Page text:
Consumer Corner: Fresh Pet Food in North America

 
 
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 Background | Market in context | Who is buying this food? | Growth of internet as pet product marketing venue |
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Background

The Consumer and Market Analysis Group purchases Market Research Reports in order to understand the possible changes in consumer behaviour and the potential for our industry to capitalize on these changes. One such report purchased is Fresh Pet Food in North America. The report was published by Packaged Facts in July 2008.

The North American pet food market, as defined by this report, consists mainly of raw diets sold in frozen form to consumers in the United States and Canada. The definition also includes refrigerated or frozen pet foods that have been lightly cooked, freeze-dried or other processes of dehydration.

Packaged Facts estimated that for 2007 the North American retail sales of fresh pet food to consumers at approximately $169 million, with roughly 90% of sales taking place in the United States and the balance in Canada. This figure reflects a 38% compound annual growth rate for the 2003-2007 period. While this trend was expected to continue through 2012 they estimated a more modest growth rate of 23% bringing sales to $473 million.

Market in Context

Valued at under $200 million at retail in 2007, raw/frozen pet food accounts for just under one percent of total pet food sales. Despite this smaller size these “alternative” pet food types are growing significantly faster than the five to six percent annual rate of sales increase in the pet food market as a whole.

Who is Buying this Food?

Although no formal survey data has been collected on the demographics of this group when they spoke to the pet food industry experts a profile started to emerge. Packaged Facts believes that the consumer base for raw/frozen pet foods can be accurately summed up as at least 75% female, although more men are getting involved in the raw foods movement. Women’s preponderance as raw foods purchasers is a function of their making most family pet care decisions and of their tendency to be more involved with health and nutrition matters in general.
In addition, this market’s roots are in more affluent and better educated segments, in part because the movement was taken up early on by breeders and trainers, who tend to deal with higher-income clients although the market today is opening up. Word-of-mouth expansion of the health benefits of raw diets, coupled with the greater availability of more affordable options, has caused the market to expand to include consumers across a broad income spectrum.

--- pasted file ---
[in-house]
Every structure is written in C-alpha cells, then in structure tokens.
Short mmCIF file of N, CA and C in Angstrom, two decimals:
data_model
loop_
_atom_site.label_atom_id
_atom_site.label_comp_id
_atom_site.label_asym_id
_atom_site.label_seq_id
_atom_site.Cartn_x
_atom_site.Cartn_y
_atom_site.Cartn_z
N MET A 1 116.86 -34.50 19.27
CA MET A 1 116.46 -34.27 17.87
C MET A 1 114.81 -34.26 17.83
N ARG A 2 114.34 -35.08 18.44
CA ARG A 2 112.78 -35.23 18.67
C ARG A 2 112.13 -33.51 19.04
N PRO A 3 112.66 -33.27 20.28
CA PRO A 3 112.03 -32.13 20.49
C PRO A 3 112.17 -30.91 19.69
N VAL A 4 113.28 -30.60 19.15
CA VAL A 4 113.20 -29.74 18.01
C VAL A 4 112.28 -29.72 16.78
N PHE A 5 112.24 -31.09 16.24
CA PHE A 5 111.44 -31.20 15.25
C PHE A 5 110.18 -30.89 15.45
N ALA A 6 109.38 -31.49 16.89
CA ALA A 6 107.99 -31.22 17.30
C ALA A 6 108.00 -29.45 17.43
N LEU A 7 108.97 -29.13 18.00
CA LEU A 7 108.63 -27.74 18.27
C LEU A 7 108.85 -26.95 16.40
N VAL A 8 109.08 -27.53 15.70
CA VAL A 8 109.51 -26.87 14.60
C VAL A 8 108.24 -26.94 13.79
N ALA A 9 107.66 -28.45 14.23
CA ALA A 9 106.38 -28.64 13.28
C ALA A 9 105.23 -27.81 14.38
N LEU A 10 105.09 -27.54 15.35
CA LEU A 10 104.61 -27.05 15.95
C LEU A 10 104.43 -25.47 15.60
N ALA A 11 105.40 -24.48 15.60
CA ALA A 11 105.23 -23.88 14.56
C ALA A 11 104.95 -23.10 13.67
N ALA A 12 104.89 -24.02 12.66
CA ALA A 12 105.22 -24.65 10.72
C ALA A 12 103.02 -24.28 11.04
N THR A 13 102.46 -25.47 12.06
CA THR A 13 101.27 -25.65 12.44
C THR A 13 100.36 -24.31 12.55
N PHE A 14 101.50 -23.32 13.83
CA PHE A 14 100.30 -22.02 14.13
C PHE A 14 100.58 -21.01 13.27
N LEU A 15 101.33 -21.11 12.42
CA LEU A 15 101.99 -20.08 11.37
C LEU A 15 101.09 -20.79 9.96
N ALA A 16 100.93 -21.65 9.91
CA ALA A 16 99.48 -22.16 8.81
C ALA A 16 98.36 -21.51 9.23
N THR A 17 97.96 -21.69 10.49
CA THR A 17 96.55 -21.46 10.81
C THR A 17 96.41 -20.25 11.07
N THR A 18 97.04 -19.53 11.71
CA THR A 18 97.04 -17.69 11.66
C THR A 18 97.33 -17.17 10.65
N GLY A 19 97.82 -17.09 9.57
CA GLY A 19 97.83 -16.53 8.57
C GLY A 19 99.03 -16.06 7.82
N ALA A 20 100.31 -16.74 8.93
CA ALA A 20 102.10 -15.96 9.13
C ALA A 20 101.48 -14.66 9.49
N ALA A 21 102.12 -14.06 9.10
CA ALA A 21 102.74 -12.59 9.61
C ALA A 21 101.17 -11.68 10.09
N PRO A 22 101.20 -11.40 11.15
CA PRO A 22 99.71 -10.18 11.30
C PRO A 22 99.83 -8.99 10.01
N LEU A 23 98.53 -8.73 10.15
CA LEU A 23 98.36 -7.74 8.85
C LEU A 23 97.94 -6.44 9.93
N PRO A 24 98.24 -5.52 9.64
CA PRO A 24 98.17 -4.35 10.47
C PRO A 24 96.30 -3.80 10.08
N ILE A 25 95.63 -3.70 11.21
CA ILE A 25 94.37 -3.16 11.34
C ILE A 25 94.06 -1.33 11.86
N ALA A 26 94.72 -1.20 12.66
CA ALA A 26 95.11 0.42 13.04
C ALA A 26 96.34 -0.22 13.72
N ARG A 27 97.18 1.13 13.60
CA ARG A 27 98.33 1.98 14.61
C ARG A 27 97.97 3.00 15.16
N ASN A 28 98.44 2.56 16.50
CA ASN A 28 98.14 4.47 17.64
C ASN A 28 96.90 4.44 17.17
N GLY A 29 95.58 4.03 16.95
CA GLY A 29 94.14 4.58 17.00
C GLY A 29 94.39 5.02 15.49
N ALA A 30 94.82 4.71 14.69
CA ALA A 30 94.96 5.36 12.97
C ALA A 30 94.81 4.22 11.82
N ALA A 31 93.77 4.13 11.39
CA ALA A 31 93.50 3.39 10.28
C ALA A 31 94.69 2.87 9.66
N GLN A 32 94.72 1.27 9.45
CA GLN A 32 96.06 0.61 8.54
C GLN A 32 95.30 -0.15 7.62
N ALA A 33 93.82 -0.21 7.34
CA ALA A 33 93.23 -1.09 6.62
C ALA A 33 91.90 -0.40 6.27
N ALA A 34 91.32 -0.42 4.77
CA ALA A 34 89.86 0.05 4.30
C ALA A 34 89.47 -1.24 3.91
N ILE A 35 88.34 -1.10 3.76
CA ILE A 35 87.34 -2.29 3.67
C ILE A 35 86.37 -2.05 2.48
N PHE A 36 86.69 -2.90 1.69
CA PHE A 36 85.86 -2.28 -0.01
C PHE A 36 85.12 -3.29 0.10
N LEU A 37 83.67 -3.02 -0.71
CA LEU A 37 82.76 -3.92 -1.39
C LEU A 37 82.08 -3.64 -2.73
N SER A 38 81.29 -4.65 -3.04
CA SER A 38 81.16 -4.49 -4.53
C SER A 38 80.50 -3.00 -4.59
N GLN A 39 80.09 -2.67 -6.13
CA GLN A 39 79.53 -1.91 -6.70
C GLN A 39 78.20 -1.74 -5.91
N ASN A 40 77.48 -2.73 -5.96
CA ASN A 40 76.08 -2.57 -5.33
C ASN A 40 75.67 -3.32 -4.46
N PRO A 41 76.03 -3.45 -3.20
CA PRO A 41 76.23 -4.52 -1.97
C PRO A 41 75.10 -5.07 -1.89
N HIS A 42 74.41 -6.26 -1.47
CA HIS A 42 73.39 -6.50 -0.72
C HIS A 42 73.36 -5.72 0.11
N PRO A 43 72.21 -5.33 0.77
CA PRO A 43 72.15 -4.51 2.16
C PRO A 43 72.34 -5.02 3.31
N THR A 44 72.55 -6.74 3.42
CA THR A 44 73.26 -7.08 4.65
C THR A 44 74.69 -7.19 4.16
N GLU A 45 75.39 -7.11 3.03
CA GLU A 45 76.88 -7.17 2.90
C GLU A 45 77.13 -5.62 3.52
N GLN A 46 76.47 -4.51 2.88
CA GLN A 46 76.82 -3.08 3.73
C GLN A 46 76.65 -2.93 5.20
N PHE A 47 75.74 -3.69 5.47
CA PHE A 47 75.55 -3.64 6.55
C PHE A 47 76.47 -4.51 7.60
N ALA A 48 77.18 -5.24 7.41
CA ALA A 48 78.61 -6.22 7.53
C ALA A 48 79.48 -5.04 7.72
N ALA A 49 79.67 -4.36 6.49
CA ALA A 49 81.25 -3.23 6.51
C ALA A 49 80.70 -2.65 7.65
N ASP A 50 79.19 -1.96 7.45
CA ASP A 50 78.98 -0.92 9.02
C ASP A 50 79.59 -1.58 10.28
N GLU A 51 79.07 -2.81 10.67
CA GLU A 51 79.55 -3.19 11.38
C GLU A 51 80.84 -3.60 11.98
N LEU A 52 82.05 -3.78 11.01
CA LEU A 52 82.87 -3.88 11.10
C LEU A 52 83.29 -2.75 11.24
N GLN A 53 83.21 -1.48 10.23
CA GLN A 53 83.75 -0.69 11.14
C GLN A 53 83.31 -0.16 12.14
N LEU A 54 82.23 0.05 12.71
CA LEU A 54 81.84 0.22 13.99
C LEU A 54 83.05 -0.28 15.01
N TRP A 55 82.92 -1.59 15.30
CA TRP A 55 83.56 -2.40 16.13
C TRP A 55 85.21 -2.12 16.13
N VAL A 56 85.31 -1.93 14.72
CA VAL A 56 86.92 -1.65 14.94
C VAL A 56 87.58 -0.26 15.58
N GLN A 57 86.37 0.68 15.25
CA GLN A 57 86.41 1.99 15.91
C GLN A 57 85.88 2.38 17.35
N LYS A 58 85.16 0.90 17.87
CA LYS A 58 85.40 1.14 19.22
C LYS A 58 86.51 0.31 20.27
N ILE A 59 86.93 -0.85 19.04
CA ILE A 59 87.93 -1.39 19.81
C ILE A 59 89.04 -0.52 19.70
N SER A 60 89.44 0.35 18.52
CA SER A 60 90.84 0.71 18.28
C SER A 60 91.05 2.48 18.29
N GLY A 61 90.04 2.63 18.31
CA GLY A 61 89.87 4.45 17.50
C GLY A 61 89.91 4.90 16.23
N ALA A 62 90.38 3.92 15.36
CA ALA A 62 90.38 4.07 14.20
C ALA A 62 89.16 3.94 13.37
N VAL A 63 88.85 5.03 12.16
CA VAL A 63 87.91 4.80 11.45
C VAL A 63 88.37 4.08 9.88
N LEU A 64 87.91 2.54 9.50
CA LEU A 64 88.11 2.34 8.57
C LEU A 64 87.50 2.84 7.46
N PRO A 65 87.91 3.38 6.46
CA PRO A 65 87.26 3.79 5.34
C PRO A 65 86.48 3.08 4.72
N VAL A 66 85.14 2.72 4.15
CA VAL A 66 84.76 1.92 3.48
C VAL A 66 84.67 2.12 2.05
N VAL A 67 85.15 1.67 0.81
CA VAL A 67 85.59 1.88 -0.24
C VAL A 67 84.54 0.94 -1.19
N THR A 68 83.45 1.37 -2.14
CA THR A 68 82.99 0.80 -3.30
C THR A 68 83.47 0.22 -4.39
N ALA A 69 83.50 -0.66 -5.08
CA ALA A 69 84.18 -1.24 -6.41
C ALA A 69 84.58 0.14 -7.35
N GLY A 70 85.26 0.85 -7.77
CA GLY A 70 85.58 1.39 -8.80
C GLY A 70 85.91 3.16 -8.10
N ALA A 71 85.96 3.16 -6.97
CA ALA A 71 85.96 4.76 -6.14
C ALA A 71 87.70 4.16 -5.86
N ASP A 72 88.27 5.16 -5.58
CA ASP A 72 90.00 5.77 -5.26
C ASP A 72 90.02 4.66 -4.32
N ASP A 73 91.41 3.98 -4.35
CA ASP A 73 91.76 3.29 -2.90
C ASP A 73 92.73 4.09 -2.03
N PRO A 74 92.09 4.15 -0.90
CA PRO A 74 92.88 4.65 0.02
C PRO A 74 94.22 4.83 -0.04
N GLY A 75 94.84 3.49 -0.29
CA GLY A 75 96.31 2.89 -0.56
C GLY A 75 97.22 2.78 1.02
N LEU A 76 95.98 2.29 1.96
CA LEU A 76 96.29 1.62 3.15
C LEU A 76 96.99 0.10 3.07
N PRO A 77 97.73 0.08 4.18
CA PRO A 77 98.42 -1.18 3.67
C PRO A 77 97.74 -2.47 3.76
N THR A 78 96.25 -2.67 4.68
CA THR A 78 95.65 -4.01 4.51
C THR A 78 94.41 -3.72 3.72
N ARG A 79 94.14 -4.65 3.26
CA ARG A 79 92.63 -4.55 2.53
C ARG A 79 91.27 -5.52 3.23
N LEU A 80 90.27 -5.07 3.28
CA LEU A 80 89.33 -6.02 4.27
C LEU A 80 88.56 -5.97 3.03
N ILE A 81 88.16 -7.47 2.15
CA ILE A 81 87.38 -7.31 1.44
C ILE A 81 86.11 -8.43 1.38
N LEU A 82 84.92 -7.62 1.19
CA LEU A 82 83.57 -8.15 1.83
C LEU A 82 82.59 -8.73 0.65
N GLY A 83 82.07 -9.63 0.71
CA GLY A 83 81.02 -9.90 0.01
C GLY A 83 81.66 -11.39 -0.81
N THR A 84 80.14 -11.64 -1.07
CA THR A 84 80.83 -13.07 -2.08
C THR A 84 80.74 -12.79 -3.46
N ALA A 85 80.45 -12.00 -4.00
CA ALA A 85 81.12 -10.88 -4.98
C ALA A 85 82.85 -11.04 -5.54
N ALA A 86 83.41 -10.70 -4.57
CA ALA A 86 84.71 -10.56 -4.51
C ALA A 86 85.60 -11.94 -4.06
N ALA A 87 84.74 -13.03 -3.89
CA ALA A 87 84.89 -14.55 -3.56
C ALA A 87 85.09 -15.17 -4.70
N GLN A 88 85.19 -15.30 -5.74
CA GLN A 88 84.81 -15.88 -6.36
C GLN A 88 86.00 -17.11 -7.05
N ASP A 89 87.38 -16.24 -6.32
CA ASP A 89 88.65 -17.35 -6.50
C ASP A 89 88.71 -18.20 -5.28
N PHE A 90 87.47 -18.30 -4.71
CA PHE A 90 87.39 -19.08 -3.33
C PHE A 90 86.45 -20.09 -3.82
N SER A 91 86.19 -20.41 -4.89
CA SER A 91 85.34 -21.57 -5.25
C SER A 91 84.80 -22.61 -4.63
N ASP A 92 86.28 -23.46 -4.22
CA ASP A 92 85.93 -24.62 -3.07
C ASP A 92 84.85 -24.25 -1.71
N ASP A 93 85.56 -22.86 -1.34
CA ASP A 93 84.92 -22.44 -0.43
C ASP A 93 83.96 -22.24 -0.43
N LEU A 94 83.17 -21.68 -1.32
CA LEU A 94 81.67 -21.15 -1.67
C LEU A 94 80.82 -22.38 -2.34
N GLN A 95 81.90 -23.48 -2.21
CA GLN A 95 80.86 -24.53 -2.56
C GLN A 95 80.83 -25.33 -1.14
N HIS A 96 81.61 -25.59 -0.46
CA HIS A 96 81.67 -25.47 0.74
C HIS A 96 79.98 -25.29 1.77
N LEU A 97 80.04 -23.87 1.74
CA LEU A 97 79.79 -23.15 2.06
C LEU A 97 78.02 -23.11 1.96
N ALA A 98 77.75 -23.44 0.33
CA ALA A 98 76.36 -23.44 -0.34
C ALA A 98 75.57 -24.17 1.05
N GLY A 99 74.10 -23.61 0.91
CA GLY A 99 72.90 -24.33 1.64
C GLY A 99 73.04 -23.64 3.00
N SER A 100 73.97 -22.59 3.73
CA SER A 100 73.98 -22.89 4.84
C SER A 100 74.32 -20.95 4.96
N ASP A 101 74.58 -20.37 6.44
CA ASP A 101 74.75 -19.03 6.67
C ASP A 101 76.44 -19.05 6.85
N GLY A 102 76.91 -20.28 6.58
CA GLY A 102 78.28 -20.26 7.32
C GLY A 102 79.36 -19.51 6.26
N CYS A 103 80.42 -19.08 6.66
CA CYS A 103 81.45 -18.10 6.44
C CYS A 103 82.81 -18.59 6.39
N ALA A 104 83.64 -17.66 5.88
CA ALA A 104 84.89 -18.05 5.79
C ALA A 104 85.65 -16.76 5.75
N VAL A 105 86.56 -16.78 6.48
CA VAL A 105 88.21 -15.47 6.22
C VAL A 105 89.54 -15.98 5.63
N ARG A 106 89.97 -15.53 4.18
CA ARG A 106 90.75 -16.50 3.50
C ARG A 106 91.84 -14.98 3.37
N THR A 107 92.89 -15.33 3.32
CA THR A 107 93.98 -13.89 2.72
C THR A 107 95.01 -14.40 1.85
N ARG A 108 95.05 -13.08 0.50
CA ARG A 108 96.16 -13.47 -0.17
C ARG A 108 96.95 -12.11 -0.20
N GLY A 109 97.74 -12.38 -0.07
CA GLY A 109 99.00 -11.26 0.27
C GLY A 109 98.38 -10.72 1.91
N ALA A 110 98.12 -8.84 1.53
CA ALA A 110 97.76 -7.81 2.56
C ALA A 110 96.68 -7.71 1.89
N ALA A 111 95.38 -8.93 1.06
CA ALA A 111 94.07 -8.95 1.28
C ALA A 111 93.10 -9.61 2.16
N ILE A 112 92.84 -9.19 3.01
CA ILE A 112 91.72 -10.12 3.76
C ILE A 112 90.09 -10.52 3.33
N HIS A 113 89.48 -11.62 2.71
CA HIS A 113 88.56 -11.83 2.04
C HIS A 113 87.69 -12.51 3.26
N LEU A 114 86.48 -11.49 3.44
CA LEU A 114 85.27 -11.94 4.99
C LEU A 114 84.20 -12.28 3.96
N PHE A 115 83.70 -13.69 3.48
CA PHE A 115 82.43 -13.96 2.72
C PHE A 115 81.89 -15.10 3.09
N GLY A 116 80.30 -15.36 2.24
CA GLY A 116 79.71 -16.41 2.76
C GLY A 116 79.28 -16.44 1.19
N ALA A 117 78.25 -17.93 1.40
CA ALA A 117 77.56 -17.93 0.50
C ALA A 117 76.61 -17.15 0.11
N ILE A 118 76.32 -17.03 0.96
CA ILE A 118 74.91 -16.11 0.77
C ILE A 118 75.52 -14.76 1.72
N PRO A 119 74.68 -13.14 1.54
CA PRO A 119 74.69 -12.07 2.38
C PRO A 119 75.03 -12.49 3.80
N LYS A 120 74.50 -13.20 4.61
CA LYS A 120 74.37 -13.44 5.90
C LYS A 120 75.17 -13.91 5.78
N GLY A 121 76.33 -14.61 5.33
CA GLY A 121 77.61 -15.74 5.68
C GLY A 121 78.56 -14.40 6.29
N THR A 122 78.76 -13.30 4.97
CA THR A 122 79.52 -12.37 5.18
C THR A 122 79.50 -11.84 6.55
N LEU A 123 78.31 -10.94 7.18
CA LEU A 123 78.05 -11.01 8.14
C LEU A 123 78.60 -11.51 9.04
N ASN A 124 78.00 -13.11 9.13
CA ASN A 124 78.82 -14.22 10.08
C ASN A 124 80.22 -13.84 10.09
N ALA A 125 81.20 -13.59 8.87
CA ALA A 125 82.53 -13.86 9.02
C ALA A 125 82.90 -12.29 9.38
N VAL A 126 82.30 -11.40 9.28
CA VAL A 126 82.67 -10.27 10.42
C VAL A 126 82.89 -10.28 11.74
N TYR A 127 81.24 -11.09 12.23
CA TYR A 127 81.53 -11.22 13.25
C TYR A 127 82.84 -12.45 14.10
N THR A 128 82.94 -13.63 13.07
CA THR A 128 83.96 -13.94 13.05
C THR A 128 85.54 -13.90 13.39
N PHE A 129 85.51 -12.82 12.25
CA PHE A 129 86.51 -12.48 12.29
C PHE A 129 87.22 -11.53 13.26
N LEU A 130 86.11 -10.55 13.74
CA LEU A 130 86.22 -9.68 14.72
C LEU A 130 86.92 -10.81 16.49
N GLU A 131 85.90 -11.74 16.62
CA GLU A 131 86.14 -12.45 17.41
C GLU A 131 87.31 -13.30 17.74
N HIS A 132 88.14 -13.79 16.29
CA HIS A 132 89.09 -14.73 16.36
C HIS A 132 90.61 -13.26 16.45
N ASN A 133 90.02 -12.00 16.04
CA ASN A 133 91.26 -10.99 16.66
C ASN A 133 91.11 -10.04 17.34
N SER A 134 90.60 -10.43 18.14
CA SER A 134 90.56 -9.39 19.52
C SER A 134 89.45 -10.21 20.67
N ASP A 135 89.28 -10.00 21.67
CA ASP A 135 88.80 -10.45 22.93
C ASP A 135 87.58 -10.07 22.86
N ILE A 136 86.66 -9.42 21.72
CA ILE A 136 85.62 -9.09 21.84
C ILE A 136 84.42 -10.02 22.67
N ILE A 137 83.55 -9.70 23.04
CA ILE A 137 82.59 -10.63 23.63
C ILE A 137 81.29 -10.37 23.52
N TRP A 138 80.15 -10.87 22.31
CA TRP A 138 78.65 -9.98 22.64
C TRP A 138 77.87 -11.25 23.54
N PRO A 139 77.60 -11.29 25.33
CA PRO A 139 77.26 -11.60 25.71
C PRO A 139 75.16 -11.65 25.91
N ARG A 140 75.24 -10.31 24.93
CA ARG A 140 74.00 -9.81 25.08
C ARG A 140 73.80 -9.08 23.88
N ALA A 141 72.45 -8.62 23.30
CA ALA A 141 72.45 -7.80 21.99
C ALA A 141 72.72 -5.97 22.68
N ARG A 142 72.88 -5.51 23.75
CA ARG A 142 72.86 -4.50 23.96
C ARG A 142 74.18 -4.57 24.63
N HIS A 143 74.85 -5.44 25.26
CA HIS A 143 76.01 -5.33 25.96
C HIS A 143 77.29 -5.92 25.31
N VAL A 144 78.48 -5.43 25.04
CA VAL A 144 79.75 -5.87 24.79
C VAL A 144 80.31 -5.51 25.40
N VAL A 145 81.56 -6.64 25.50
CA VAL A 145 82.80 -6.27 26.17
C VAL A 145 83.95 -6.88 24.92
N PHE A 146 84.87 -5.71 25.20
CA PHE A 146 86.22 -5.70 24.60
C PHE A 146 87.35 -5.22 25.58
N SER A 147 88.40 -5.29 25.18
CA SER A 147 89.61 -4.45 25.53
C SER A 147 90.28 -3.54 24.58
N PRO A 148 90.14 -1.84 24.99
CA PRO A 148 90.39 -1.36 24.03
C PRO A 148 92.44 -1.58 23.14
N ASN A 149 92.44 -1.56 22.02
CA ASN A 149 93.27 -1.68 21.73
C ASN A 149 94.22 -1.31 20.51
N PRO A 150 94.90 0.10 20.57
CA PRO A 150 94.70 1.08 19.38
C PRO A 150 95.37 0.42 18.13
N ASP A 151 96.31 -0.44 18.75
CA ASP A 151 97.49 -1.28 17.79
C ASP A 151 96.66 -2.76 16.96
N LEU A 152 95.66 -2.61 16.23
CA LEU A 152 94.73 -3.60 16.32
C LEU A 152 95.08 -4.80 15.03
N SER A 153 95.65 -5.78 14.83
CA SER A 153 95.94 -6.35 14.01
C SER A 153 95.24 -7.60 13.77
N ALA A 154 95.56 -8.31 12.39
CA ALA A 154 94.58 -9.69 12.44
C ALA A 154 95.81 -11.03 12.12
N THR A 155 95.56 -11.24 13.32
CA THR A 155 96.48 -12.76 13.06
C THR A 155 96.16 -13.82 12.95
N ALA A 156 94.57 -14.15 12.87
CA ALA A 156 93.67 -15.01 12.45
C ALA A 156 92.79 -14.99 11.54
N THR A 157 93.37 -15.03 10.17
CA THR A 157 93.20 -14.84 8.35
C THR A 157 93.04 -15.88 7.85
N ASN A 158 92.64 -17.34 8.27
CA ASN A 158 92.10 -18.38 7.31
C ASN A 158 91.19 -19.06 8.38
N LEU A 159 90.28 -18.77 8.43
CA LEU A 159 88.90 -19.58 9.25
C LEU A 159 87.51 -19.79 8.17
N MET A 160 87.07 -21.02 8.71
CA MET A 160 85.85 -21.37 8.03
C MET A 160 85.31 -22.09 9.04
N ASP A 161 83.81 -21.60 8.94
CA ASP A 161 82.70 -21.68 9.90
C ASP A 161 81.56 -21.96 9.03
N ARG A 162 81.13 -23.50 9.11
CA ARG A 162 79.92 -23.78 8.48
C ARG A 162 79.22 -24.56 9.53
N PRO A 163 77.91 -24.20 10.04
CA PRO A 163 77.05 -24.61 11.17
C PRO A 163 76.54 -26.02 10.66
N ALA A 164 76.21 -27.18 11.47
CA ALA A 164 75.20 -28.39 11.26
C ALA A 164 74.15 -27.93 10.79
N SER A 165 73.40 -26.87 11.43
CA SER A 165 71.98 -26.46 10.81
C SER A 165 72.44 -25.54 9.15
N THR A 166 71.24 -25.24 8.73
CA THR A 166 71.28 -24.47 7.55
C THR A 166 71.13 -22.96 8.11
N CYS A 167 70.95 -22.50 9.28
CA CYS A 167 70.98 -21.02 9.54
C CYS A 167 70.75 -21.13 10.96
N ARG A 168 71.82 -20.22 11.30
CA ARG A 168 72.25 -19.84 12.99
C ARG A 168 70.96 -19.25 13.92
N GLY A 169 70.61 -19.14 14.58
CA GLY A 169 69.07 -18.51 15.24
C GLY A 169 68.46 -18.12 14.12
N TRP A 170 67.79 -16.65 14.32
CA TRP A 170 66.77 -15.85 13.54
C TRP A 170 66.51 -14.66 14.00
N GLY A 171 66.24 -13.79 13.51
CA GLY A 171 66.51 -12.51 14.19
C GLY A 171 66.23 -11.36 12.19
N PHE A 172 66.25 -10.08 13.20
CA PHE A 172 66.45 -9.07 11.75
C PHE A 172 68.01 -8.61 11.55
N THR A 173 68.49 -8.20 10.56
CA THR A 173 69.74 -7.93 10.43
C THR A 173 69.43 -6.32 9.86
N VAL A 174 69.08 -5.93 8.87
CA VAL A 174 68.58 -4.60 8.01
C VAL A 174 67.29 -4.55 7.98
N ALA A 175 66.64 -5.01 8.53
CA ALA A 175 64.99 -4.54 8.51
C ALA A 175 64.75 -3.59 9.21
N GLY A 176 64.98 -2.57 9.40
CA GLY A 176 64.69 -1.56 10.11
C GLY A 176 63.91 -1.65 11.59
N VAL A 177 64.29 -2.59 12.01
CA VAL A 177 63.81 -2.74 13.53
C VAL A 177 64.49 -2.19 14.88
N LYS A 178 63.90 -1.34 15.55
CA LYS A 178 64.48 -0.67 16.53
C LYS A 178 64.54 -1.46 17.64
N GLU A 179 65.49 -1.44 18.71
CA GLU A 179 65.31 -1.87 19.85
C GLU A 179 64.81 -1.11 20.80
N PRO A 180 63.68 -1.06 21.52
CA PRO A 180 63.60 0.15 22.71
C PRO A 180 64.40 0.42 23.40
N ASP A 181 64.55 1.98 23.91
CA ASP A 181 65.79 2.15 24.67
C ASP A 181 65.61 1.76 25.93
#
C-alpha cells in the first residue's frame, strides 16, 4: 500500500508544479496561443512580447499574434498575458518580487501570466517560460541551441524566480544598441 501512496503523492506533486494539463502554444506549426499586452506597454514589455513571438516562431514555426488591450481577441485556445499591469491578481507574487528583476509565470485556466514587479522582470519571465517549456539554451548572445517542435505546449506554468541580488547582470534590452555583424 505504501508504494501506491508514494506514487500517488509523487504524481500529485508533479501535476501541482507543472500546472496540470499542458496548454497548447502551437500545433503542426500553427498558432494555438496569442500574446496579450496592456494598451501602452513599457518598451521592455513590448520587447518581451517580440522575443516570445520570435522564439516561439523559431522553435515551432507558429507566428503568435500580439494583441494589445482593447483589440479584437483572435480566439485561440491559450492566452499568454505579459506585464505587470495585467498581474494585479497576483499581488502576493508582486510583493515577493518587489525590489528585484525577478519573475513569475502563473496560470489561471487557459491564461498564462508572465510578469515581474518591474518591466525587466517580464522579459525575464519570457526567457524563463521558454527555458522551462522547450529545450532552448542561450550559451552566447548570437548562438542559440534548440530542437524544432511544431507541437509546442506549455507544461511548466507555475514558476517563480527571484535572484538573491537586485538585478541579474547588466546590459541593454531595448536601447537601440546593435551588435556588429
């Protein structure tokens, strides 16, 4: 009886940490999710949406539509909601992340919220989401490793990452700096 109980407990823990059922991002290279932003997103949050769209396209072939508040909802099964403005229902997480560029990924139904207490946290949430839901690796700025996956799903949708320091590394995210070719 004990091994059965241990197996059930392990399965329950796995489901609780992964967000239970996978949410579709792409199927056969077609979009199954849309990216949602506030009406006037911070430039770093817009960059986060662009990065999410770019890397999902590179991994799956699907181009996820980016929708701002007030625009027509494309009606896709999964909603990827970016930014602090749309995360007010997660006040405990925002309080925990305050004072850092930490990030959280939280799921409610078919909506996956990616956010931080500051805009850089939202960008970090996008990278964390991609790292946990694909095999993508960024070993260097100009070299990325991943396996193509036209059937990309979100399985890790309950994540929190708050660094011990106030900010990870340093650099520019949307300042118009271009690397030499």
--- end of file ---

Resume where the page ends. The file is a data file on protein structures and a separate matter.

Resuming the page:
The fledgling refrigerated segment appears to be attracting a demographic more in line with that of mid-level super premium traditional pet foods, whose purchasers tend to skew upscale in terms of education, income, home ownership, etc.

The core market driver for this product is health. The dollar sales growth has been coming from the conversion of pet owners to higher priced fare, and the single most important factor behind pet owners’ willingness to pay more for the pet food, is the belief that better quality foods offer pet health benefits both preventive and therapeutic. As a clear indicator of this trend, consumer interest in functional pet foods is strong and growing. Fresh pet foods fit the premium pet food health bill perfectly, appealing to pet owners not just on the basis of freshness, which is also one of the hottest button issues in human food marketing today, but also on the basis of the products being able to improve pet health. Proponents of raw diets, including those for humans, claim and scientific studies support, that fresh foods retain more of their nutritional elements in a more natural state since they are minimally processed and not subject to high heat.

Holistic vets are an important and growing source of recommendations, in some cases prescribing raw diets not just for general health benefits but as part of an alternative therapy for treating serious diseases. Although veterinary practices specializing in holistic pet care still accounts for only five percent of all veterinary practices, the number of holistic veterinarians is growing at a steady clip. This is in part because of the entry of more women into the veterinary field overall.

Growth of Internet as Pet Product Marketing Venue

The internet is estimated to be the fastest growing sales venue for pet products in the United States, driven by more marketers and retailers using the medium as well as the above average likelihood of pet owners to shop via internet and rely on it for information. This is especially good news for “info-centric” holistic products like raw pet food, whose grassroots word of mouth spread has been made possible in large part by internet communications. The ability of this medium to help educate pet owners about the benefits of raw diets and how to use them is invaluable. The internet hosts a virtual community of raw food devotees who exchange information and tips through websites, chat groups, blogs and email.

Is fresh/frozen pet food here to stay?
As consumers look to healthier food for themselves, they are also looking at healthier food for their pets. Since fresh/frozen pet food is minimally processed it is closely aligned to the consumers own preference for local, healthy and more natural foods.

Fresh Pet Food in North America as a pdf copy
 
 
 
 

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For more information about the content of this document, contact Jeewani Fernando.
This document is maintained by Erminia Guercio.
This information published to the web on November 15, 2011.
Last Reviewed/Revised on November 22, 2013.